Tulare County health tycoon’s cure-all crumbles in court

Huu Tieu pleads guilty in federal court for marketing false remedies to COVID-19 in addition to other ailments during the pandemic

By Mid Valley Times Staff
Published March 28, 2024  • 
11:30 am
A sign for the Emergency C-Virus Plan of Care for COVID-19 from Golden Sunrise Pharmaceutical Inc. as it was found along Highway 198 on July 8, 2020. This photo was found in the complaint file from the Federal Trade Commission against Golden Sunrise. (Federal Trade Commission)
A sign for the Emergency C-Virus Plan of Care for COVID-19 from Golden Sunrise Pharmaceutical Inc. as it was found along Highway 198 on July 8, 2020. This photo was found in the complaint file from the Federal Trade Commission against Golden Sunrise. (Federal Trade Commission)

FRESNO — In a twist reminiscent of old-time snake oil sagas, Huu Tieu, 61, found his elixirs under the harsh spotlight of justice.

Tieu, from Tulare County, pled guilty to selling what amounted to 21st-century snake oil as a miracle cure for ailments including COVID-19 on March 12, according to the Eastern District of California’s U.S. Attorney’s office. 

Tieu, holding the positions of President and CEO at Golden Sunrise Pharmaceutical Inc. and its affiliate, Golden Sunrise Nutraceutical Inc., was involved in the production and promotion of purported health remedies. The company’s offerings were touted as effective treatments for a range of ailments.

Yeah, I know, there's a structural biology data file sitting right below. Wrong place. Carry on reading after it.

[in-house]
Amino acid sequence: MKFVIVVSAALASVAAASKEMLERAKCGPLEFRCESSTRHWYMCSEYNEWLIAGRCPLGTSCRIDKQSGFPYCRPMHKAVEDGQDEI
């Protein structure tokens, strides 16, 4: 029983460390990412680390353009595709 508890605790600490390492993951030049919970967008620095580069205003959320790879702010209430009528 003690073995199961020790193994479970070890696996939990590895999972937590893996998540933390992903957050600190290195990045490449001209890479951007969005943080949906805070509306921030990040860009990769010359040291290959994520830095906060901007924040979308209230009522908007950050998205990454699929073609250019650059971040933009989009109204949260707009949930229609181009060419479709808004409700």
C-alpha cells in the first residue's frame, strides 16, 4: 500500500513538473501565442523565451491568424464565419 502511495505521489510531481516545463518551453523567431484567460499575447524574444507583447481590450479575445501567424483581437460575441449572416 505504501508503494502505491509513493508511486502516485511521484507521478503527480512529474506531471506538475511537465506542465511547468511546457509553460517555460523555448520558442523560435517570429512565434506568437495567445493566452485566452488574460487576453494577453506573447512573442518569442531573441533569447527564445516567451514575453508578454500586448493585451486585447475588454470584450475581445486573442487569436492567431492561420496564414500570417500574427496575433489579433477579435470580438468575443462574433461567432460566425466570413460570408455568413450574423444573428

Court filings reveal that Tieu initiated the sale of an “Emergency D-Virus Plan of Care” for COVID-19 on March 30, 2020. This plan comprised a kit with vials of Golden Sunrise products, notably “Imunstem,” and a guide. These kits were distributed across and beyond California to various professionals and officials.

The promotional materials for these products, including the accompanying guide, made unfounded claims about their efficacy in combating the virus outbreak in China and other nations. Tieu falsely asserted that ImunStem had received U.S. FDA approval as the first dietary supplement turned prescription medication for COVID-19 treatment in the U.S., a claim debunked by the lack of any FDA endorsement for these products.

The case, stemming from an investigation by the FDA’s Office of Criminal Investigations, the U.S. Department of Health and Human Services Office of Inspector General, and the FBI, with support from the Tulare County District Attorney’s Office, is being prosecuted by Assistant U.S. Attorneys Jeffrey A. Spivak and Emilia P.E. Morris.

Tieu’s sentencing is scheduled for June 12, 2024, before U.S. Magistrate Judge Barbara A. McAuliffe, facing up to a year in prison and a fine of $100,000 for each of the three counts. The final sentence will be determined by the court, considering statutory guidelines and factors.

Mid Valley Times Staff